Scottish jurist and pioneer anthropologist who explored the origins of language and society and anticipated principles of Darwinian evolution.

Lovejoy clearly states that Monboddo has suggested the concept of organic evolution in his comparison to Rousseau:

[Monboddo] has developed the [evolutionary] ideas far more fully; by most educated persons in Great Britain in the [17]80s he was probably looked upon as their originator; and he with some wavering extended Rousseau’s doctrine of the identity of species of man and the chimp into the hypothesis of common descent of all the anthropoids, and suggested by implication a general law of evolution.

Charles Neaves, Lord Neaves, one of Monboddo’s successors on the high court of Scotland believed that proper credit (Neaves, 1875) was not given to Monboddo in evolutionary theory development. Neaves wrote in poetic form:

Though Darwin now proclaims the law
And sreads it far abroad, O!
The man that first the secret saw
Was honest old Monboddo.
The architect precedence takes
Of him that bears the hod, O!
So up and at them, Land of Cakes,
We’ll vindicate Monboddo.

How come no one defends his friends in verse anymore?

There follows an interesting discussion of whether Monboddo has been unfairly forgotten in the history of evolution:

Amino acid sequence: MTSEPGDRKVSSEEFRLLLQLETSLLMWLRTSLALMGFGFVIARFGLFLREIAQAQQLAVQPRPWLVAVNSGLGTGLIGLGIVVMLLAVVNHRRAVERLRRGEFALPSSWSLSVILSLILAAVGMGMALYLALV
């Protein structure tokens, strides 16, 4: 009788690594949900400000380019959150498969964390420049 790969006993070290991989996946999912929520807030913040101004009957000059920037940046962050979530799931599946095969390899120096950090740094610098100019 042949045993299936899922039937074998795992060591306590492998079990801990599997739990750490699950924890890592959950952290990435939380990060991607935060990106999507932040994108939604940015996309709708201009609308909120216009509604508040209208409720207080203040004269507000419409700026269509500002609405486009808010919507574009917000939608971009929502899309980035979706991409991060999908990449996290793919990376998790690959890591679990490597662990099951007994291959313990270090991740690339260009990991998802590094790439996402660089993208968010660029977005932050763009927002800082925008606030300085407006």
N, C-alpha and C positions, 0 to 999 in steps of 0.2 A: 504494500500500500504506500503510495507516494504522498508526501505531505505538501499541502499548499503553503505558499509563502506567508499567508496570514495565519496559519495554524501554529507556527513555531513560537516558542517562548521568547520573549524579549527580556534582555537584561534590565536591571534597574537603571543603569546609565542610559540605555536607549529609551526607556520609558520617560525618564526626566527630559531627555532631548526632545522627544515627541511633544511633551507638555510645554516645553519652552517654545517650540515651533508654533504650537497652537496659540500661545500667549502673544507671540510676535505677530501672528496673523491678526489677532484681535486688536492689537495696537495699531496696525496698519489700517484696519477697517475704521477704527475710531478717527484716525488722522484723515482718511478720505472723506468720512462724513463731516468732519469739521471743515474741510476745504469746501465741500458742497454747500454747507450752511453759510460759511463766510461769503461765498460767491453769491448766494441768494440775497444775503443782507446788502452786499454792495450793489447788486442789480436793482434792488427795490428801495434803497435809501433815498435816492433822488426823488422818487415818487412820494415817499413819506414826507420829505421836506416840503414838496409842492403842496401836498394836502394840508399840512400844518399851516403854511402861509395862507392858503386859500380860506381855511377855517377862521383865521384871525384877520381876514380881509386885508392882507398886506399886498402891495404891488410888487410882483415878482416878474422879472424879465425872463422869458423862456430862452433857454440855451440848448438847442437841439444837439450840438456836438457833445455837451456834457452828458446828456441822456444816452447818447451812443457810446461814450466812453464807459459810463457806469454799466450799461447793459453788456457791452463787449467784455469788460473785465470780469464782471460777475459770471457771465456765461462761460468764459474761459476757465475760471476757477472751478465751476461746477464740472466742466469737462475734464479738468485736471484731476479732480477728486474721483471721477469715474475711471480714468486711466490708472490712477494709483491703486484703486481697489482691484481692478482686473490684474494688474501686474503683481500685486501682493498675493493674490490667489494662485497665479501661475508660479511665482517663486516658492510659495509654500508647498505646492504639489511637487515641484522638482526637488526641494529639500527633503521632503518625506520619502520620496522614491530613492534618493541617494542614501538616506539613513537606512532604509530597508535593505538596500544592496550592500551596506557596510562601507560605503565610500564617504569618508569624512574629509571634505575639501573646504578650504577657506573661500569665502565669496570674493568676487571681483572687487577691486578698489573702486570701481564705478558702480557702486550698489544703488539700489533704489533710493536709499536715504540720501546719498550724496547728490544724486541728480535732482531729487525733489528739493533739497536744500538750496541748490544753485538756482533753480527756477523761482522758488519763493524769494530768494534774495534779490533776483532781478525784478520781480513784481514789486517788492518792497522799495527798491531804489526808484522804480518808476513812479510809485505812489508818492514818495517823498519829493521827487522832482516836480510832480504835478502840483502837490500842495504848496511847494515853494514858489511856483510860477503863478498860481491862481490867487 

Erasmus Darwin notes Monboddo’s work in his publications (Darwin, 1803). Later scholars and historical writers knowledgeable of evolutionary theory, such as E.L. Cloyd (Cloyd, 1972) and W. Forbes Gray (Gray, 1929) consider Monboddo’s analysis as precursive theory to the theory of Evolution. In any event, Monboddo along with Maupertuis is known to have outlined the basic principles of natural selection in advance (mid to late 1700s) of others. Whether Charles Darwin read Monboddo is not certain, although his grandfather’s understanding (Darwin, 1803) of Monboddo’s thought is an indication that Charles Darwin may have drawn ideas from him, and it is known that Charles Darwin was heavily influenced by Erasmus Darwin in his evolutionary thinking. In regard to his contemporaries, Monboddo debated with Buffon regarding man’s relationship to other primates. Buffon thought that man was a species unrelated to lower primates, but Monboddo rejected Buffon’s analysis and argued that the anthropoidal ape must be related to the species of man. Partly because of Monboddo’s deeply religious thought, it was difficult for him to place the apes on an equal plane with man, so he sometimes referred to the anthropoidal ape as the “brother of man”. Monboddo suffered a setback in his standing on evolutionary thought, because he claimed that men had caudal appendages; some historians failed to take him very seriously after that remark, even though Monboddo was known to bait his critics with preposterous sayings.